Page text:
Warner's a centrist, not a partisan, and my guess is that this will turn a lot of people off who had previously 'loved' Mark Warner. If the Republicans can find a candidate, I think he's going to have a bumpier ride than expected. He'll still win, in all likelihood, but he's going to be a bad Senator.
But those were delicious chocolate fountains.
UPDATE: I'm getting the question of why I think he'll be a bad Senator. One, he made his initial forture by entering a spectrum auction almost no one knew about it except big telecom companies and Congressional staffers. At the time he was a Congressional staffer [UPDATE: Warner had been a staffer, but wasn't at the time he started his telecom business]. This is a classic case of 'honest graft'. I don't like politicians who make their money by legally stealing public assets, because they tend to think that public policy that reduces incentives for stealing public assets is not particularly wise. And two, his foreign policy ideas on Iran and Venezuela are crazy.
UPDATE AGAIN: Lowell Feld is extremely angry, and it was not my intent to provoke bitterness. The chocolate foundation dig was a bad joke, and I apologized to Jerome for it. My primary concern on Warner is that 'centrism' might be a cover to perpetuate an economic system that privileges the corporate interests that are already too strong in the Democratic Party. That said, Warner is extremely good on net neutrality, and he has fought big telecom companies so he does know the score in business. I could be wrong, I'm going to be interested to see how he handles populism.
I stand by my skepticism, as I'll note that he did not mention the word Iraq, alluding once to a 'mismanaged war', but did talk about disliking partisanship several times. Nevertheless, the tone of my post was probably off, and I'm keeping an open mind. He is relatively new to dealing with foreign affairs. My apologies, Lowell, I didn't mean to offend, only to offer the other side of the coin. Both of us agree that he's probably going to win, and Virginia candidates I know are excited because of the coattails he brings.
In Virginia, Mark Warner has announced that he is running… for something:
This year's ICS was a terrific success and and what could beat that surprise visit from Mark Warner and his announcement that this time next week, he was "going to be a candidate for public office!"
Since I doubt he will run for US House, jump in the presidential campaign, or start a five-year campaign to primary Jim Webb in 2012, the options for Warner appear to be running for US Senate in 2008, or running for Virginia Governor in 2009. My guess is that this early announcement means he is running for Senate, as the Virginia Gubernatorial election is more than two years away. That is fine with me, since it would basically assure a Democratic pickup in Virginia.
A political logjam in Nebraska that has forced a slew of potential U.S. Senate candidates to tread water for months will begin breaking Monday, when Chuck Hagel formally announces he will not seek re-election.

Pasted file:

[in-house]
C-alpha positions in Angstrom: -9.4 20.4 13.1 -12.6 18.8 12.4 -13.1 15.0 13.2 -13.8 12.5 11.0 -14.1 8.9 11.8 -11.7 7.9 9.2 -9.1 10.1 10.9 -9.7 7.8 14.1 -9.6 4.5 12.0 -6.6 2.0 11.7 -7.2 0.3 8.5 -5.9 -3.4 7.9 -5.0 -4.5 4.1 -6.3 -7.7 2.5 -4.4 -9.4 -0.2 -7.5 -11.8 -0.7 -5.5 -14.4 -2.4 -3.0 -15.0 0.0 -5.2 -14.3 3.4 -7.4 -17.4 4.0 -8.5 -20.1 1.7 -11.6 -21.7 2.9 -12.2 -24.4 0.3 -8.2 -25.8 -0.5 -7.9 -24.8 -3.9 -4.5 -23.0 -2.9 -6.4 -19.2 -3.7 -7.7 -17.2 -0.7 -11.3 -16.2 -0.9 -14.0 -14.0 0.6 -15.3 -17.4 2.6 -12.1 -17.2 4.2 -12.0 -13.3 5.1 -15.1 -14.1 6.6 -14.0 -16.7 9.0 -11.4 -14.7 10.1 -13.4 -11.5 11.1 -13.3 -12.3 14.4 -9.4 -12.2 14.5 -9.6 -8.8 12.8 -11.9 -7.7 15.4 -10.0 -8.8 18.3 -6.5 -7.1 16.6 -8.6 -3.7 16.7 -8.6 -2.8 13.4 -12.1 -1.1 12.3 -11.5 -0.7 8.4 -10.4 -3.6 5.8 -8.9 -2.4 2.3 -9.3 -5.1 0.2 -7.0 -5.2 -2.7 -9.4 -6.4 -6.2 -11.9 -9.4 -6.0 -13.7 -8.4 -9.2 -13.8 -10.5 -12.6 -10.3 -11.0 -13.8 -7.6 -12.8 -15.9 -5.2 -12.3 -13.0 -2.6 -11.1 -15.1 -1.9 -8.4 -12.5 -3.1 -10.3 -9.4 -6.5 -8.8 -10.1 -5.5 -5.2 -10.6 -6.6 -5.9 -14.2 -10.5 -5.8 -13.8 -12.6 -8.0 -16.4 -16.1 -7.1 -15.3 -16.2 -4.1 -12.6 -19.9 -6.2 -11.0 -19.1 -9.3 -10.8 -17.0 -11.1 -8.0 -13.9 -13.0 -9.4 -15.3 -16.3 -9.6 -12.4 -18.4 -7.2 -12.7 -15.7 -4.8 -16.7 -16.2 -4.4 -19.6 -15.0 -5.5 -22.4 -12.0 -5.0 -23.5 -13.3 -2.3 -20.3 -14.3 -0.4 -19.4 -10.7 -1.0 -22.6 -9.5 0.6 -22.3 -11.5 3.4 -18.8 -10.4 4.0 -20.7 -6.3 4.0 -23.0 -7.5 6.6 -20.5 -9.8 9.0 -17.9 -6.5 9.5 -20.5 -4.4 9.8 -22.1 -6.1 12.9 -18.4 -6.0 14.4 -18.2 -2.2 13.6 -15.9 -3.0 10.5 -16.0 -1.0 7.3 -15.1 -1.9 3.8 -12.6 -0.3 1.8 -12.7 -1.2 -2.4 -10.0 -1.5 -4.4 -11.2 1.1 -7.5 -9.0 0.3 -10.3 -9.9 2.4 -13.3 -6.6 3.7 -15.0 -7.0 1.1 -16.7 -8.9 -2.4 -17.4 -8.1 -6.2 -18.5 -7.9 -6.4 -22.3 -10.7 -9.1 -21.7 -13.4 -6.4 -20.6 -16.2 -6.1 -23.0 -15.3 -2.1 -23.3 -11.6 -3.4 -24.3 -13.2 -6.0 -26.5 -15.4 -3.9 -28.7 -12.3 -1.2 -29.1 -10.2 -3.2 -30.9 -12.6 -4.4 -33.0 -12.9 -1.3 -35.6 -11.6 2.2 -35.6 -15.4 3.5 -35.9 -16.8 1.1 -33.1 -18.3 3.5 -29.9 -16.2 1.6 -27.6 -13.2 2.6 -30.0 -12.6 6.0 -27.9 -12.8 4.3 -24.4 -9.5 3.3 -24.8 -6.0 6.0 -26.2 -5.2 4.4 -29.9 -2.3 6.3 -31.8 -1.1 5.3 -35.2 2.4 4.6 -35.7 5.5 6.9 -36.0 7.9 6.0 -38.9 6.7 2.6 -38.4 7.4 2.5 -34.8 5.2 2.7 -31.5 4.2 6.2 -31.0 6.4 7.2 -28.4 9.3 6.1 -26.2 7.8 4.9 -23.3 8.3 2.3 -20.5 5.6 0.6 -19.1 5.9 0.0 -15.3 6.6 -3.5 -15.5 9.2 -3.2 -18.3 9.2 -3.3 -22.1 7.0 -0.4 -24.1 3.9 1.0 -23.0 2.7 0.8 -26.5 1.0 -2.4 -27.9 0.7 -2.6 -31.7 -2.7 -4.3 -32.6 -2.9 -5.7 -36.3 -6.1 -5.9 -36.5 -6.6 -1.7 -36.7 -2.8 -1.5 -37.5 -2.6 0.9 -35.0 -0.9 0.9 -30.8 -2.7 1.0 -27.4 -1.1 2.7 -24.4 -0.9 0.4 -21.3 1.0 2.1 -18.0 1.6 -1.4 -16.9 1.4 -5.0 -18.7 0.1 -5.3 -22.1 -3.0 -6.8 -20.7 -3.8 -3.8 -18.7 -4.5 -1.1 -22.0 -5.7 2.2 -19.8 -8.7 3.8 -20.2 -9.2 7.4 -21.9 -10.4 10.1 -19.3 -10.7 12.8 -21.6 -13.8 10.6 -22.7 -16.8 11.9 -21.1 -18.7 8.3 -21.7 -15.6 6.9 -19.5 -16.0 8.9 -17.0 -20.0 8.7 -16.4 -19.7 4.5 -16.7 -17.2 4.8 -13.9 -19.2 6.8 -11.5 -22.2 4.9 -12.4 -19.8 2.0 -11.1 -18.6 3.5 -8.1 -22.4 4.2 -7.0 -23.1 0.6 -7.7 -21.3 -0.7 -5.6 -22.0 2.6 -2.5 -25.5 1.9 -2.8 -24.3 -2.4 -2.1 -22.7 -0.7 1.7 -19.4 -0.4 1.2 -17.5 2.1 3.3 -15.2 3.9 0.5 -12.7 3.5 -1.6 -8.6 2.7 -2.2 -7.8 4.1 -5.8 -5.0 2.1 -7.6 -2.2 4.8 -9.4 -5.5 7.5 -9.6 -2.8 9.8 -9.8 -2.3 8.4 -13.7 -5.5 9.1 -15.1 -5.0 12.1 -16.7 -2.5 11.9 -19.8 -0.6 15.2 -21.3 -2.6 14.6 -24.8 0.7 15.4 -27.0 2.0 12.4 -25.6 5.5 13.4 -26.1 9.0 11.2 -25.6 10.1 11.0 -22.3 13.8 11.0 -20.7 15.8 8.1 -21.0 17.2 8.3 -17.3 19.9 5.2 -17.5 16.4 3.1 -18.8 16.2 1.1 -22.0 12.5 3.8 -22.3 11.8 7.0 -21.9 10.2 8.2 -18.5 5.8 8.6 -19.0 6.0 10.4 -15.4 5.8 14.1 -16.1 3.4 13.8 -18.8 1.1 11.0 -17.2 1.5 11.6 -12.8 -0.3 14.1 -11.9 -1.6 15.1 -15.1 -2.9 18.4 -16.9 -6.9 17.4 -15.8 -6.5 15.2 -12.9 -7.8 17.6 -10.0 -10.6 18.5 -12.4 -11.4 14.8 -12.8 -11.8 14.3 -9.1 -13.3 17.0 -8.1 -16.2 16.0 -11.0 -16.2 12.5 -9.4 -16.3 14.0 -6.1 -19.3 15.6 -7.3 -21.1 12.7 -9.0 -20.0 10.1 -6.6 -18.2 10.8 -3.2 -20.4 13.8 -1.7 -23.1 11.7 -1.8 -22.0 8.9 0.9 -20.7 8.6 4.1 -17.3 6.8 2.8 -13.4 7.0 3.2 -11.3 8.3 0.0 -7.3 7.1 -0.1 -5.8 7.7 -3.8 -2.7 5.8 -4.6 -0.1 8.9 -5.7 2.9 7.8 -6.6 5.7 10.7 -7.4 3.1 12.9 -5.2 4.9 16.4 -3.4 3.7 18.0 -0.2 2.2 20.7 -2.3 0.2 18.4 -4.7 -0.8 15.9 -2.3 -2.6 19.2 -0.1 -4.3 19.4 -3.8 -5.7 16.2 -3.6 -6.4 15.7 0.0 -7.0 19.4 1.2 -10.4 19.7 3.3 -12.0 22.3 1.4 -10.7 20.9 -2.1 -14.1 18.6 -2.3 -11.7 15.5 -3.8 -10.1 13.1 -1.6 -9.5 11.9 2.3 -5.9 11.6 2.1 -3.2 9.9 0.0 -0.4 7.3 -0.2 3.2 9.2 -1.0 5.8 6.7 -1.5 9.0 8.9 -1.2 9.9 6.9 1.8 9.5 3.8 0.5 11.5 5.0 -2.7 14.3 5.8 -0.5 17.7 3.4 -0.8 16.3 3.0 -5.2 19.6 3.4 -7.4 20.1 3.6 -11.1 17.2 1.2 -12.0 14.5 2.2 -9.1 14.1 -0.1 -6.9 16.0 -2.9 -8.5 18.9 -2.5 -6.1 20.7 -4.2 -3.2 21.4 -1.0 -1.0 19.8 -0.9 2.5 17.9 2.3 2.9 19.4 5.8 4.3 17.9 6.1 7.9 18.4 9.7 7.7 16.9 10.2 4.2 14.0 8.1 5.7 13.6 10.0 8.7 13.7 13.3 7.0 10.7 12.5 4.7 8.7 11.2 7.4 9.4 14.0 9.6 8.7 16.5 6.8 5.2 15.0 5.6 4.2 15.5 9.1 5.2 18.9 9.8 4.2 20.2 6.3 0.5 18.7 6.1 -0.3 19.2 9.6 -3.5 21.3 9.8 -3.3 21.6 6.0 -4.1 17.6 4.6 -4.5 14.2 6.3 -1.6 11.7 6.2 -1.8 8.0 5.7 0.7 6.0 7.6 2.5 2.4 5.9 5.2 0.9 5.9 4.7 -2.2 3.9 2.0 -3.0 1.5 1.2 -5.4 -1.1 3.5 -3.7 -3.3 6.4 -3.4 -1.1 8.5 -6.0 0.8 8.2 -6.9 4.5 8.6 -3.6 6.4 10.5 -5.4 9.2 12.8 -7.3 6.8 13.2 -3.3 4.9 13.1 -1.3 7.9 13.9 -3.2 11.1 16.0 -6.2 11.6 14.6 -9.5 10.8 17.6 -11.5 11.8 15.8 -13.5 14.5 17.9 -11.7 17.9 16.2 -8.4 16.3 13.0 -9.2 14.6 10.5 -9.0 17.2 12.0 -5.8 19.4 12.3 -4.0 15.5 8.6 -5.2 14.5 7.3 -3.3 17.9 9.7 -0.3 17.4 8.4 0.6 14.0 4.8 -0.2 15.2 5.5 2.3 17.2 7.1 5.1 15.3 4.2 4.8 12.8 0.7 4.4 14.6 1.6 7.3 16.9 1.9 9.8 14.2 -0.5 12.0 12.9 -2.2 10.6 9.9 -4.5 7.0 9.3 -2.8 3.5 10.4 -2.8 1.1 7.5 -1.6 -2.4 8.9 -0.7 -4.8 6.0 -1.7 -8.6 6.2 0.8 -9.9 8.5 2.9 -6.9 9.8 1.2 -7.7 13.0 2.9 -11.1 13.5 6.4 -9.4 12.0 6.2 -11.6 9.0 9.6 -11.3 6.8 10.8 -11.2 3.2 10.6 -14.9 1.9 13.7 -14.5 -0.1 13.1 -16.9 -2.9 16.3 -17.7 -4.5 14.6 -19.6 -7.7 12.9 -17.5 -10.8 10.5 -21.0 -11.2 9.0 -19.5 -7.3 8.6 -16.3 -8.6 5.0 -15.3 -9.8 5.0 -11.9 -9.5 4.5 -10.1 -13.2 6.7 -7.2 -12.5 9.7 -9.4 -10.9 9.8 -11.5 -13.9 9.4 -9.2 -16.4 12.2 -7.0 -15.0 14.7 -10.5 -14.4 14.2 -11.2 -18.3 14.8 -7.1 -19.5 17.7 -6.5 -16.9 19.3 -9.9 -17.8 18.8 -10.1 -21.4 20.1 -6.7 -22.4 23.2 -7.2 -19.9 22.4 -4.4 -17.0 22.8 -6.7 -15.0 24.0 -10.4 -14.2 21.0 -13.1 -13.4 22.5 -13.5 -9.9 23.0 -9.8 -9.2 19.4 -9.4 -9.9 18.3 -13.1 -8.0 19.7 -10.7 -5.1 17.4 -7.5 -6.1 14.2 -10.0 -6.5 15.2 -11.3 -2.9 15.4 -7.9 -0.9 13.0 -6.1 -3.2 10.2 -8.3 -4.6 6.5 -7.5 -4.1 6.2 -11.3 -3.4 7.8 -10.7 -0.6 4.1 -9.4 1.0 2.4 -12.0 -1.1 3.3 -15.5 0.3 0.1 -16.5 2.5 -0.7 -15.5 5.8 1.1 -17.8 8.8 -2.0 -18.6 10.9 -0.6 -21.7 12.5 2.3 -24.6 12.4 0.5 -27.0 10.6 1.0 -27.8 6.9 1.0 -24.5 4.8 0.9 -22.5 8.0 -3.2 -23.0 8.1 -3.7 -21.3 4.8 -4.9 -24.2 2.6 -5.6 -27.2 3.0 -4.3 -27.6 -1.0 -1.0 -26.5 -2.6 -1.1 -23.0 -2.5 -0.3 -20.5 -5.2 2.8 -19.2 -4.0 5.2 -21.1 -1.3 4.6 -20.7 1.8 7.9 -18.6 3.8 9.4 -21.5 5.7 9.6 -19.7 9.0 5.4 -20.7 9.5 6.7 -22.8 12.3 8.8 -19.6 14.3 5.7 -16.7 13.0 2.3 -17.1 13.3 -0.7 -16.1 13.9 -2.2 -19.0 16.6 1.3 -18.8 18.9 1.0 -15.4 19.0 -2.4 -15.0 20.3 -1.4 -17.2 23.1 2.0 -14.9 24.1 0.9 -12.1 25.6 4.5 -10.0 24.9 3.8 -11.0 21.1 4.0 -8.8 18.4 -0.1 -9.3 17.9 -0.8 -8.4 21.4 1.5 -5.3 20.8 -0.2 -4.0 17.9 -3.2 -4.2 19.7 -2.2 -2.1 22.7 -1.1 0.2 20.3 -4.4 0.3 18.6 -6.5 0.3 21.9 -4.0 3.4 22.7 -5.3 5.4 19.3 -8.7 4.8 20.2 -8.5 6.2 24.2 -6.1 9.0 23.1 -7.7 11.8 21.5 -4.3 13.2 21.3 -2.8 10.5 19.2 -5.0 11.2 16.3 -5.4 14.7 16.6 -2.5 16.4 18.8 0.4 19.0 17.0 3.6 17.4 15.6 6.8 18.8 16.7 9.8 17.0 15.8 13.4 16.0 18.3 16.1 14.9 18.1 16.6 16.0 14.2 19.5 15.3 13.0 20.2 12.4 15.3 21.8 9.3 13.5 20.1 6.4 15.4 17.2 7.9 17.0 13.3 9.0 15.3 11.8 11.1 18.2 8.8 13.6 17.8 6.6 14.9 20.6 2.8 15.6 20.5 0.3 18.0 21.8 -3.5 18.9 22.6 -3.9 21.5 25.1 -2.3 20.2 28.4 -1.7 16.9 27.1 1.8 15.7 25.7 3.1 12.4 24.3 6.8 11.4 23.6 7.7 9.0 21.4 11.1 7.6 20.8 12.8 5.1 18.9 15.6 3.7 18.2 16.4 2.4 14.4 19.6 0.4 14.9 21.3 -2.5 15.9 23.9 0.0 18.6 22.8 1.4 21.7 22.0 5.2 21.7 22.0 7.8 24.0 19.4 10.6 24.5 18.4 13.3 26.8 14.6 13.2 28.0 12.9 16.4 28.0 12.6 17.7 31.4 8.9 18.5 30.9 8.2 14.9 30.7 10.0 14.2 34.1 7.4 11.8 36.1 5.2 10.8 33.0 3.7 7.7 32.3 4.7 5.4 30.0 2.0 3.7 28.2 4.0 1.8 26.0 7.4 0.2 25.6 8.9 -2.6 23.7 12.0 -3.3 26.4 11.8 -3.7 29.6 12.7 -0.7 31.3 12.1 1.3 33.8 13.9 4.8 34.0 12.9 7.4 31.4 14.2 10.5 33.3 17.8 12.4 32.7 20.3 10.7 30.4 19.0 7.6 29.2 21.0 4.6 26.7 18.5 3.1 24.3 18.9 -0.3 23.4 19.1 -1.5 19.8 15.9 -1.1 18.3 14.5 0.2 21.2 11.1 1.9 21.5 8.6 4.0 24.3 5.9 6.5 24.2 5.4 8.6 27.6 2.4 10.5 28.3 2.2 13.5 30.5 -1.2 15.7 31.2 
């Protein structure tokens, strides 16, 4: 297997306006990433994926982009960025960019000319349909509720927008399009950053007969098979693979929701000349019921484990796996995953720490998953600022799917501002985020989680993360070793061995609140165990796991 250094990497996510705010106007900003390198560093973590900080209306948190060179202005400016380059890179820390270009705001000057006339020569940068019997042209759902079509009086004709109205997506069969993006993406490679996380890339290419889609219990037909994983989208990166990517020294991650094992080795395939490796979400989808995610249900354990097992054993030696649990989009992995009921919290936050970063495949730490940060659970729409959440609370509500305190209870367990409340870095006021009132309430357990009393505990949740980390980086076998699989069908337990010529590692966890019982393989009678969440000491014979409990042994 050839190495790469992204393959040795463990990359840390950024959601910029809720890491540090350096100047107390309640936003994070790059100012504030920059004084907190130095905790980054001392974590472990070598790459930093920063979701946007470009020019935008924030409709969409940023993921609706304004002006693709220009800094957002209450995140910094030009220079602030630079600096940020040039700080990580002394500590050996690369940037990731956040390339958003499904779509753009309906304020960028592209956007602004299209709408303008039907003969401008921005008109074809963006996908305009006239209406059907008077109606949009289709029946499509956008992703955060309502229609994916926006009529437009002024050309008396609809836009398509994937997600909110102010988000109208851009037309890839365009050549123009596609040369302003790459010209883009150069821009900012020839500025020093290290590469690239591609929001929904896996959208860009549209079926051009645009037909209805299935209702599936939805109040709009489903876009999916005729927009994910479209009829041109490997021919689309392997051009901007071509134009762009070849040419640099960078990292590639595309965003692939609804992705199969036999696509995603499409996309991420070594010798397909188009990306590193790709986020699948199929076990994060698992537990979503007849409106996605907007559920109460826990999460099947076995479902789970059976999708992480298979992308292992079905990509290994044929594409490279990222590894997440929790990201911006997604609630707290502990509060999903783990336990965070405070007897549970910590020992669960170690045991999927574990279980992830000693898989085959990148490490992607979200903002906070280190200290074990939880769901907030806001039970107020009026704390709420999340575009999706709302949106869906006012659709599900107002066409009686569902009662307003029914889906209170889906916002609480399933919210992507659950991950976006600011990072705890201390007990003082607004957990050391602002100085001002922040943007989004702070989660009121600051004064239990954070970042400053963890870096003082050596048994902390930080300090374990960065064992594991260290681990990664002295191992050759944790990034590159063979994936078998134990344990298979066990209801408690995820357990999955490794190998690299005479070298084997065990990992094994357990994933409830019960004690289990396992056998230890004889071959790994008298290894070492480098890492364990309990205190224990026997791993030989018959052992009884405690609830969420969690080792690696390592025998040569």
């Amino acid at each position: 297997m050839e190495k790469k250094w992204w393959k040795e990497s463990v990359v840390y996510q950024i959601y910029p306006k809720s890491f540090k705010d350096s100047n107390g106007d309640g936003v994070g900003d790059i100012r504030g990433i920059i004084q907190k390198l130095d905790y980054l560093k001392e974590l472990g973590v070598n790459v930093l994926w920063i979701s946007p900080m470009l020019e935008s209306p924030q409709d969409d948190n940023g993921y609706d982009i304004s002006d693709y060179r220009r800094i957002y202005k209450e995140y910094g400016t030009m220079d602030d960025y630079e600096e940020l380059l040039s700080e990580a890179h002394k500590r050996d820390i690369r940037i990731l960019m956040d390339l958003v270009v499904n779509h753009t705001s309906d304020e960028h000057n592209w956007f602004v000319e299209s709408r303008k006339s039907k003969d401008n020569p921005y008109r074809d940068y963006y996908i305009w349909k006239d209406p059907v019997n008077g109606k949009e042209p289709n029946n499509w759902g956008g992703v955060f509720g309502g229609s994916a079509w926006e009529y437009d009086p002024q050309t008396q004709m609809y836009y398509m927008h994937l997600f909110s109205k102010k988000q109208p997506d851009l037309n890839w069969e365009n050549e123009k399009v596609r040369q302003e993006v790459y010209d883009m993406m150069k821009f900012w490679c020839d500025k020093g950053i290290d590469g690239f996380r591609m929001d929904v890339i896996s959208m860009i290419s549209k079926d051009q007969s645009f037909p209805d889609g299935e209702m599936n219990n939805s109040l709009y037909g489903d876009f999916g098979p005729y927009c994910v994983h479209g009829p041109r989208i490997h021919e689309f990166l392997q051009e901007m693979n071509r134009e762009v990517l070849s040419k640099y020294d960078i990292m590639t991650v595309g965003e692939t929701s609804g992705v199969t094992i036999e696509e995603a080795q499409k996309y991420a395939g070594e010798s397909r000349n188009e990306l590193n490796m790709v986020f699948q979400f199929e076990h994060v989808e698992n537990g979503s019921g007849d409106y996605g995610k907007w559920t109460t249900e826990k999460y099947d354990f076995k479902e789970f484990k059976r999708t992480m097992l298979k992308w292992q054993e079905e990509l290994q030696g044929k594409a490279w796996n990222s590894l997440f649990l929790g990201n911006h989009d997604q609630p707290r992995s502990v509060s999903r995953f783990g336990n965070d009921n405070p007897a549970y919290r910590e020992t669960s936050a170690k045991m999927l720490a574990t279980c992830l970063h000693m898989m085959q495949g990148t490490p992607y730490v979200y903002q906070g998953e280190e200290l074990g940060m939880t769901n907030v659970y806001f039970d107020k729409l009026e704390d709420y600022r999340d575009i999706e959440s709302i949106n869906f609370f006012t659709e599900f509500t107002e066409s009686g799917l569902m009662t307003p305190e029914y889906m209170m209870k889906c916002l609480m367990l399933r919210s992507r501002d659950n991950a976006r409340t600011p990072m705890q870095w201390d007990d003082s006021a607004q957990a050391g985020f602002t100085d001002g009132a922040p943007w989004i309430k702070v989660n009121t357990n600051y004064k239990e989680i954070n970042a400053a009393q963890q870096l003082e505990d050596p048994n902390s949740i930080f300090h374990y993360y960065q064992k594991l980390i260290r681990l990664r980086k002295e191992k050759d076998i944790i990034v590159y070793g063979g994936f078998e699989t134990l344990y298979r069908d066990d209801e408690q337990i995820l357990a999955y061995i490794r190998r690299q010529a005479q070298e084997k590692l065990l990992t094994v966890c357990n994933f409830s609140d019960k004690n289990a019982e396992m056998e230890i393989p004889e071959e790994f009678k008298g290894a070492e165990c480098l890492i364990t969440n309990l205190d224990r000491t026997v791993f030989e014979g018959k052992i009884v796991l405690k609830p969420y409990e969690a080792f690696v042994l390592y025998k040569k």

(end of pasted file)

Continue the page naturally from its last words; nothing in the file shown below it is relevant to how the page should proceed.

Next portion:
Democrat Bob Kerrey, Republican Mike Johanns and others likely will begin unveiling their plans for the 2008 race in the coming weeks or, possibly, days.
No matter who runs on the Republican side, Bob Kerrey could potentially win this seat. I hope he runs, because I would like to see as much pressure on Republicans in as many seats as possible around the country. Kerrey would cause further headaches for already severely pressured Republicans.
In Idaho, according to Survey USA, Larry LaRocco can make a competitive race out of it, depending on who the Republican nominee is. While well-known Republicans Mike Simpson and Dirk Kempthorne would apparently start with huge leads on LaRocco, there is no guarantee at all that either would run or, if they did run, that they would win the Republican nomination. Against four other Republicans, LaRocco is either close or statistically tied. So, it appears that Democrats can even be competitive in Idaho now, but it will depend largely on who the Republican nominee is.
Getting the right matchup in all three of these seats will help us toward our broader goal of more and better Democrats. This is the case even if any of the Democrats in question are not viewed as among the "better Democrat" category by some. I would argue, for example, that no matter what some int he blogosphere might think of him, Bob Casey Jr.'s extremely strong showing during the 2006 campaign freed up a lot of Democratic resources for closer wins in Rhode Island, Virginia, Montana and Missouri. In the same vein, added pressure in the form of nearly guaranteed pickups (Warner in Virginia), surprisingly competitive elections (LaRocco in Idaho) or conservative Democratic candidates for an open seat in a conservative state like Nebraska (Kerrey), will all help out candidates like Merkley or Novick in Oregon (both progressives), Franken or Ciresi in Minnesota (same story), Allen in Maine, or the eventual Democratic nominee in New Hampshire (I think Jay Buckey would be a good progressive there). Further, key primary challenges in places in Connecticut can not only help Democrats become better, but can also breed more Democrats nationwide by finally convincing them to run against the war. More Democrats can lead to better Democrats, and better Democrats can lead to more Democrats. I point this out as one way of explaining why I have no problem engaging in numerous primary challenges on behalf of progressives, while simultaneously backing conservative Democrats in general elections against Republicans. More and better Democrats is not an either / or process for progressives, and I am happy to work on the "better" just as I am happy to work on the "more."